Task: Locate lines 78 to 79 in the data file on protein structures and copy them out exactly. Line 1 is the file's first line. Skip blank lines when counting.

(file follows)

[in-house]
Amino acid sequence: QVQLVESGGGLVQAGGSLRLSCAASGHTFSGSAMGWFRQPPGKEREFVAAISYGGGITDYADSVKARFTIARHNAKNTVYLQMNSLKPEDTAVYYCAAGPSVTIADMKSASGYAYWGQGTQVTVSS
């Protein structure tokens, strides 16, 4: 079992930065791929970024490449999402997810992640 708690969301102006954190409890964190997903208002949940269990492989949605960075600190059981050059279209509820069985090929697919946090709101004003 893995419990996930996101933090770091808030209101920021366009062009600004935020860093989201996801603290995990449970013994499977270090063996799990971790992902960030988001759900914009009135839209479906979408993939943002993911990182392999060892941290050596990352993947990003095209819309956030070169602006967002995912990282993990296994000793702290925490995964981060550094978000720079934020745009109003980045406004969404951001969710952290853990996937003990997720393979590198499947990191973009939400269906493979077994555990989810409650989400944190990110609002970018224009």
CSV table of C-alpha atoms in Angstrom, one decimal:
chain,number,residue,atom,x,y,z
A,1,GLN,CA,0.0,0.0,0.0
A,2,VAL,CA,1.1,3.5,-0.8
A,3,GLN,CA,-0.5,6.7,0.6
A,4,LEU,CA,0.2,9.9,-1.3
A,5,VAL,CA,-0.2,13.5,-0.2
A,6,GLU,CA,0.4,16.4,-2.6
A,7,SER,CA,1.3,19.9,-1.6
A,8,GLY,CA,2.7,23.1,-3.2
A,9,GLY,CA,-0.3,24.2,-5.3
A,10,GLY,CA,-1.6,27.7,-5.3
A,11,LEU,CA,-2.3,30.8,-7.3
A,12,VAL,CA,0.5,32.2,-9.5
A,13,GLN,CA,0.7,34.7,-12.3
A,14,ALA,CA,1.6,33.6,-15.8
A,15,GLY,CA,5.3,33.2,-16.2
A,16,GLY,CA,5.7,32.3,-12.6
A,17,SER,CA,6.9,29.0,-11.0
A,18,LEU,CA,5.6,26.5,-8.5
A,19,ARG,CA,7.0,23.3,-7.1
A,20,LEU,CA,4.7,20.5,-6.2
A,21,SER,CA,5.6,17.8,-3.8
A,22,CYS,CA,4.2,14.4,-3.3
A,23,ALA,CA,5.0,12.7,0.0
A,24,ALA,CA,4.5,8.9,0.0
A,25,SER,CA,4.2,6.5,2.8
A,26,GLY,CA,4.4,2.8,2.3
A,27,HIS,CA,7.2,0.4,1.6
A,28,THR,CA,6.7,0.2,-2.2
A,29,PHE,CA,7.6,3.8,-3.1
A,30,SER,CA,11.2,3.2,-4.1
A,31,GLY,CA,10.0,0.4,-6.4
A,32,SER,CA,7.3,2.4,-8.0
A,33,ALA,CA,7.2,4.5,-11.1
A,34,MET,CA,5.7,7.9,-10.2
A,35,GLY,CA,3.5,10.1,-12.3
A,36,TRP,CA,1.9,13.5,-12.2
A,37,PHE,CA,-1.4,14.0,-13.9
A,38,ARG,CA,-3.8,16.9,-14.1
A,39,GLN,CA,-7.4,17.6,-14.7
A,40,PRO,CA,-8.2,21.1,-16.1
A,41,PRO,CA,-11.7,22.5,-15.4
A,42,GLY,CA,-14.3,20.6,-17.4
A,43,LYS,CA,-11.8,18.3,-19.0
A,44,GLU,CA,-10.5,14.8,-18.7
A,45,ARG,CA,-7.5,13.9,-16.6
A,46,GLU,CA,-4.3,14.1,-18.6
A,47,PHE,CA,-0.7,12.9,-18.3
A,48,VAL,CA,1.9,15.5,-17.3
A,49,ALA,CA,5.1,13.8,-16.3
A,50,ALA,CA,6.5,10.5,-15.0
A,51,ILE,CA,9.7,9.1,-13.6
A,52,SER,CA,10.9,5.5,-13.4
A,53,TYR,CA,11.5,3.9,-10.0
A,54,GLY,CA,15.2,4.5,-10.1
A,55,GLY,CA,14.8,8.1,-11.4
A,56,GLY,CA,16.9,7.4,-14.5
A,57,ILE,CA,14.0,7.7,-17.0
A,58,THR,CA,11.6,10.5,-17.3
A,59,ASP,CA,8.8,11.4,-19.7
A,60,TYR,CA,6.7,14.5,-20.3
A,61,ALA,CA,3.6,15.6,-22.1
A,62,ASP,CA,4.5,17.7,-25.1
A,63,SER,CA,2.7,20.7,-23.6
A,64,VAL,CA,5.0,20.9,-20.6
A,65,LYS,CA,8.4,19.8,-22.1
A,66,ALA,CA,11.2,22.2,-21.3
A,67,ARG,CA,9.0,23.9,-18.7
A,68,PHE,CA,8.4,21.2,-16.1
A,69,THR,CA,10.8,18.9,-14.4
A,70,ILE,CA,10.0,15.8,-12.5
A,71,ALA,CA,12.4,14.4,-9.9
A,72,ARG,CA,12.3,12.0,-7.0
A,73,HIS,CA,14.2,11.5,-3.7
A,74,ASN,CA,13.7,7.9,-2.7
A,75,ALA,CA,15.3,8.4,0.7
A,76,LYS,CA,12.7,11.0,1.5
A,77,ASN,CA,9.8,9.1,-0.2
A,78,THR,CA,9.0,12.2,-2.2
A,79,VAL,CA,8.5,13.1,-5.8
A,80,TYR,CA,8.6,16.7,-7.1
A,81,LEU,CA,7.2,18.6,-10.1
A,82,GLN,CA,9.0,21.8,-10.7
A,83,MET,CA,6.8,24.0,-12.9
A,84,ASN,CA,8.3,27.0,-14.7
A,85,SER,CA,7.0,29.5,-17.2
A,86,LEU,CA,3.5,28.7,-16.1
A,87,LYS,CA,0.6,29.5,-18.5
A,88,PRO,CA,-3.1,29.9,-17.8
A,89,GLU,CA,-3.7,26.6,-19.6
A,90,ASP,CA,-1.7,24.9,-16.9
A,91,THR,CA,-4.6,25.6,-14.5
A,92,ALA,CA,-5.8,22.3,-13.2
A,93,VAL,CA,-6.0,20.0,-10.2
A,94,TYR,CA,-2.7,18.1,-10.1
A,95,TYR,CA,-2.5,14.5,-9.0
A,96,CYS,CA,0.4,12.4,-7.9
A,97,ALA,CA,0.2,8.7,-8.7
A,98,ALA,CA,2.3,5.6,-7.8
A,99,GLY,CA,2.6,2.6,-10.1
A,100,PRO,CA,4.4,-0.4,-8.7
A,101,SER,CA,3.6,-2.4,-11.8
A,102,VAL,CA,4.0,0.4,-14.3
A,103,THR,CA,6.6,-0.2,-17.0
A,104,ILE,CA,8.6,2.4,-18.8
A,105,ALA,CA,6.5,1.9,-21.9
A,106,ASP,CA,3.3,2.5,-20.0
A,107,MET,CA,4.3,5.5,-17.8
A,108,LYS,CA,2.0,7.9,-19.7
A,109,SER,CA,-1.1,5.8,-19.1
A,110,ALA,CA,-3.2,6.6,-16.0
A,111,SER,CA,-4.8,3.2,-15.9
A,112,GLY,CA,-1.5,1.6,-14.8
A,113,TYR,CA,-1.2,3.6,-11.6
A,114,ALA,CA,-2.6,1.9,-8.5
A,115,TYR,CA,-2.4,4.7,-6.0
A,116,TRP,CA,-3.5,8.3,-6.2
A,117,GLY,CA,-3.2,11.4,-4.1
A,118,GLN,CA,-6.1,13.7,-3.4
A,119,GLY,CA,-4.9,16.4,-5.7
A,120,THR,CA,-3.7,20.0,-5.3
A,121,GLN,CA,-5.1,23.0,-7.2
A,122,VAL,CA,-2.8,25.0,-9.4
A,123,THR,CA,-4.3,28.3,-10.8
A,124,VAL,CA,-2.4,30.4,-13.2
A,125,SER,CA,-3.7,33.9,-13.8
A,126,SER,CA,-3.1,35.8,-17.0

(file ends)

A,73,HIS,CA,14.2,11.5,-3.7
A,74,ASN,CA,13.7,7.9,-2.7